Most of what we consider to be "a minimal Linux distribution" isn't(!) "the kernel." LFS will very quickly make this clear to you, as will "Gentoo," which is an entirely source-code based distribution where you "compile everything to order" according to parameters that are precisely selected for your machine. "The kernel" is actually a comparatively small piece of software.

Last edited by sundialsvcs; 03-23-2023 at 02:41 PM.
 
Old 03-23-2023, 03:50 PM   #26
dugan
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Going back to your subject: I don’t think you know what “link” means.

EDIT:

Your project is so wrongheaded that it's hard to know where to begin explaining why you'll get nowhere. However, I hope the following helps a bit:

Linux explained part 2 : Bootloader, Init and Shell

Last edited by dugan; 03-23-2023 at 04:32 PM.
 
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Old 03-23-2023, 05:22 PM   #27
brianL
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@audiotore341
Which linux distro are you running now, if any? In your "desktop on top of the kernel" thread, you mention "arch linux, which I installed a billion times". Well, let's say you might have installed Arch once or a few times. That experience would surely give you more knowledge than you apparently possess.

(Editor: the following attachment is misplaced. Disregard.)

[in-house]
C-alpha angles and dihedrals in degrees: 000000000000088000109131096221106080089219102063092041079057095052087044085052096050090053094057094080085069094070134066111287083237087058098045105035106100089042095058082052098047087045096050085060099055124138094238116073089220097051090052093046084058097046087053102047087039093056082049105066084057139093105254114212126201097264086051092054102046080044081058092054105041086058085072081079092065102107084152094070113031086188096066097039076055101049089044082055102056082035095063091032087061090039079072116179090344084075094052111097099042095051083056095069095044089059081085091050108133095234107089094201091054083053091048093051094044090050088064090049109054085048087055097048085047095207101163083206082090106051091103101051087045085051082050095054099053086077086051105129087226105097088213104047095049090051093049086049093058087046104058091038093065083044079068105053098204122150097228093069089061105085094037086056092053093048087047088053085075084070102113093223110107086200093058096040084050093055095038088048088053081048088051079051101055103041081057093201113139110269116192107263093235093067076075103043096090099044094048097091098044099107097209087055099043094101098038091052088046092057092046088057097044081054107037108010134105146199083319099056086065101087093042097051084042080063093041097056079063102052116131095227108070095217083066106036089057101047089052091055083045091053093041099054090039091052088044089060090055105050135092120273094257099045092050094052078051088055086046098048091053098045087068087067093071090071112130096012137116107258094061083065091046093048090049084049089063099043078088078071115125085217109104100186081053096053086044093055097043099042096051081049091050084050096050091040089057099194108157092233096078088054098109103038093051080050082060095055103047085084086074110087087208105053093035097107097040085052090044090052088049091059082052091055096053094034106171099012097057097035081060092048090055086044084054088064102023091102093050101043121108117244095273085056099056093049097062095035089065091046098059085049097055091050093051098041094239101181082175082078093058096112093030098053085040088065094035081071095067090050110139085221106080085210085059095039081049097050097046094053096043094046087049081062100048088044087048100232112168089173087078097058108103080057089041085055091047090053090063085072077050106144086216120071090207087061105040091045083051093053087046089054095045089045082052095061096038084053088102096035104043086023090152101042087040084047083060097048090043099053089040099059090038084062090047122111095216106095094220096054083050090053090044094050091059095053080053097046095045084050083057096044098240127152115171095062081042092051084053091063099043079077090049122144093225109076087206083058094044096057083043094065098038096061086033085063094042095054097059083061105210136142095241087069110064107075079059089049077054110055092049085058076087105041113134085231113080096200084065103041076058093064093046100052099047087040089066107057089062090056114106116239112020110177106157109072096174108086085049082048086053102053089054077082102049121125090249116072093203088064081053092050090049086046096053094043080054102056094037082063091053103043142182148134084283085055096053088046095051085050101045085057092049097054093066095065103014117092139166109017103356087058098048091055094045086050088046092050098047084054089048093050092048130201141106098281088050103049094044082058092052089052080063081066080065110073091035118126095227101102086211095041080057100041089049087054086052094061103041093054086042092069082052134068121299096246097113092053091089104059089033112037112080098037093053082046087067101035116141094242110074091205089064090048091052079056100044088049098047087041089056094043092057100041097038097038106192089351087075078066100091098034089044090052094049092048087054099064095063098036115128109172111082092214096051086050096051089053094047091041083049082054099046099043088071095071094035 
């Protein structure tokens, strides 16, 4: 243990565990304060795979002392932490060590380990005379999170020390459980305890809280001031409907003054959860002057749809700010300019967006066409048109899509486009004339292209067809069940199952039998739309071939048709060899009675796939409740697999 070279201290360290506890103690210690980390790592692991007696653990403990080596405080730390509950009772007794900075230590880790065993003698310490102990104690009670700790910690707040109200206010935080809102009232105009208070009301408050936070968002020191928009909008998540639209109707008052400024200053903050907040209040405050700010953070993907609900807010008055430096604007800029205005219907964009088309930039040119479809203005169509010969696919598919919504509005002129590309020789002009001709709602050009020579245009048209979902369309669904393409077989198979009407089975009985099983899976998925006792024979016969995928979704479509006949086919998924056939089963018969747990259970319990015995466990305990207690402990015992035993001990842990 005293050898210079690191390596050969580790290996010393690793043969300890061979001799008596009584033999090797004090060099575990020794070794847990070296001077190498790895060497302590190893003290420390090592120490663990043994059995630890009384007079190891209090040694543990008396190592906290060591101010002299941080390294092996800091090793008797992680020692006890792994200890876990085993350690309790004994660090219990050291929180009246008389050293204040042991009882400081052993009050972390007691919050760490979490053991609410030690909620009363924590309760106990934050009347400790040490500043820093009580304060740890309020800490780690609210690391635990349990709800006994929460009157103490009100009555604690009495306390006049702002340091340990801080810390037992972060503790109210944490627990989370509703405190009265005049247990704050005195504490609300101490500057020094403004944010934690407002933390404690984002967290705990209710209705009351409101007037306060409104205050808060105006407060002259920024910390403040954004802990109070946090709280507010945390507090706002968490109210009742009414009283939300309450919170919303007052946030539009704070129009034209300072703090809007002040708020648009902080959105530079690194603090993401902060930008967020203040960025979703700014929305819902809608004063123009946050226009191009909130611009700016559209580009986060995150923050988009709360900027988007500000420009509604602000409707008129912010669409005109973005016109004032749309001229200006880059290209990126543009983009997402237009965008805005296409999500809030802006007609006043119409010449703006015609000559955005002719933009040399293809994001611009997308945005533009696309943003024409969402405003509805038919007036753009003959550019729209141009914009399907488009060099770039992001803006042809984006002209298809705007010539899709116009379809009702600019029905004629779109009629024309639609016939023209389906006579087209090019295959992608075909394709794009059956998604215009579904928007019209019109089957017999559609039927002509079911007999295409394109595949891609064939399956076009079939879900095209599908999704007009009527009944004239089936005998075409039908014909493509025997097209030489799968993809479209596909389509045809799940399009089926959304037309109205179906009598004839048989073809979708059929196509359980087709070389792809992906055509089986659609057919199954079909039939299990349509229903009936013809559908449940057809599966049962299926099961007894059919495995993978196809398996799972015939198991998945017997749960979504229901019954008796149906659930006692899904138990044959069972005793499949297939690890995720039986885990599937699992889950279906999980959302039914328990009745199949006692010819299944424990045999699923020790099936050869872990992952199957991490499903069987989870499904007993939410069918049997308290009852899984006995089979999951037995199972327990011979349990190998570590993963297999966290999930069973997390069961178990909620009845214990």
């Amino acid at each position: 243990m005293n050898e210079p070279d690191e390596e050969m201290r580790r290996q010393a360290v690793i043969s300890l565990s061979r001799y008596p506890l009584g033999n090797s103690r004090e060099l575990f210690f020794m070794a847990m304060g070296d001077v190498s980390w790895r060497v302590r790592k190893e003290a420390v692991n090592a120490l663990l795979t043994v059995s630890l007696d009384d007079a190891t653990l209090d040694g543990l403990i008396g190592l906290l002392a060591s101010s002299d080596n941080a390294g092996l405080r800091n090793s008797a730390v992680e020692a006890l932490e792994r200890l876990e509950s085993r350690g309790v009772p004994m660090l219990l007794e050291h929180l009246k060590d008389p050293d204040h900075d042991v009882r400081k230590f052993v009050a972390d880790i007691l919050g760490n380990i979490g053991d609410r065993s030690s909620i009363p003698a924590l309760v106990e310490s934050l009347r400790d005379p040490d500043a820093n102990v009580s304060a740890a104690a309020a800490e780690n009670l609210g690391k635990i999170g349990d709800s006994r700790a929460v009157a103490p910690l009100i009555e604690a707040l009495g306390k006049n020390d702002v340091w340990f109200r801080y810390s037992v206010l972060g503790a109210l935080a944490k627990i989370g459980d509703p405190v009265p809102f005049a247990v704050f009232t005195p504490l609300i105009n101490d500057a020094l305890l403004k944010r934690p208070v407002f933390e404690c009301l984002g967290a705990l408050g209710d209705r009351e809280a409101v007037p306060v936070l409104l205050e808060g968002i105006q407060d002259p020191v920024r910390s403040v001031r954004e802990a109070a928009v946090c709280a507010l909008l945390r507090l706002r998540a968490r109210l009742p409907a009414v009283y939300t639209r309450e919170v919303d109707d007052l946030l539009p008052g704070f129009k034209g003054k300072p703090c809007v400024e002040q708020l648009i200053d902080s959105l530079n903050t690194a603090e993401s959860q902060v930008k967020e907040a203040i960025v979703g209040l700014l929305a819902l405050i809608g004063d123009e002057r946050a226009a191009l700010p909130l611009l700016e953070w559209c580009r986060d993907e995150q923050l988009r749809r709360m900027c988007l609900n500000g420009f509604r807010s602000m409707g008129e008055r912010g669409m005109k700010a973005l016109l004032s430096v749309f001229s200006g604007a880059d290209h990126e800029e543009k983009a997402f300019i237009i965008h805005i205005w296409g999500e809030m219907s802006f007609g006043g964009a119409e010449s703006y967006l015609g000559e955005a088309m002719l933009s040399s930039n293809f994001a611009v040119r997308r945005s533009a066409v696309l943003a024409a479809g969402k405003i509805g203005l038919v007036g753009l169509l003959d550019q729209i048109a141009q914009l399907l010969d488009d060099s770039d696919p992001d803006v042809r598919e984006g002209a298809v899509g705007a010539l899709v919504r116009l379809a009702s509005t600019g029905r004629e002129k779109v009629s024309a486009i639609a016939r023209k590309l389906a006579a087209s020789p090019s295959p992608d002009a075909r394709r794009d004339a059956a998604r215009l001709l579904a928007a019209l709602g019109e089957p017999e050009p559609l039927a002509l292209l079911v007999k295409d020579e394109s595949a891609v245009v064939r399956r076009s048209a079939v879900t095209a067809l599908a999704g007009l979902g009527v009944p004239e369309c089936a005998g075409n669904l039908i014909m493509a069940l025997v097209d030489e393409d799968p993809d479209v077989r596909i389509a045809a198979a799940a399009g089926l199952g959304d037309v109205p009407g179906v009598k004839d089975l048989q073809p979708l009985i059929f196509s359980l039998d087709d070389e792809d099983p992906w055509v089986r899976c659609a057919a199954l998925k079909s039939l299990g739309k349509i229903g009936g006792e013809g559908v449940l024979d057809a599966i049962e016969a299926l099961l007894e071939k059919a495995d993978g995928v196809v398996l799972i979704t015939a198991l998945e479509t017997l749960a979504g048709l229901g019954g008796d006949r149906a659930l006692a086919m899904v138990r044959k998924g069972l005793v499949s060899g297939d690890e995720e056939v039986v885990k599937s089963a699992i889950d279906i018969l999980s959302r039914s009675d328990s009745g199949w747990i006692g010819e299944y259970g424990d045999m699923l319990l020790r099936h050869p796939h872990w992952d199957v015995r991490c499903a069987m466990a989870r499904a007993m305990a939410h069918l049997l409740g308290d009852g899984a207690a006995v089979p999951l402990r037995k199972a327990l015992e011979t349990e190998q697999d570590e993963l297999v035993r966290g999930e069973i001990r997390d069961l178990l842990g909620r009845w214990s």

Old 05-25-2023, 05:07 PM   #28
szofar
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Man, I kind of wish the original question had been addressed here because I'm running into the same exact issue.

Running `make install` for coreutils-8.24 works fine, but attempting to install coreutils-9.2 results in this same "Inappropriate ioctl for device" error for every ginstall command.

My best guess is that this has something to do with my `stty erase` options in .profile or .bashrc/.cshrc/.zshrc, because those produce a similar error when run on a non-interactive shell. I bet my if/else guard to ensure it only runs on an interactive shell is not fully protecting against whatever is going on here with ginstall.

Last edited by szofar; 05-25-2023 at 05:28 PM. Reason: whoops, swapped interactive and login in my brain
 
Old 05-25-2023, 05:33 PM   #29
szofar
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FWIW it's also okay for coreutils-9.0
 
Old 05-26-2023, 08:26 AM   #30
boughtonp
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Quote:
Originally Posted by szofar View Post
Running `make install` for coreutils-8.24 works fine, but attempting to install coreutils-9.2 results in this same "Inappropriate ioctl for device" error for every ginstall command.
Quote:
Originally Posted by szofar View Post
FWIW it's also okay for coreutils-9.0
If the only thing changing is the coreutils version then make sure you've checked the readme/docs for any deliberate changes, and if none then maybe you've uncovered a bug - bring it up on the relevant GNU coreutils mailing list, (after searching to check whether it has been raised already).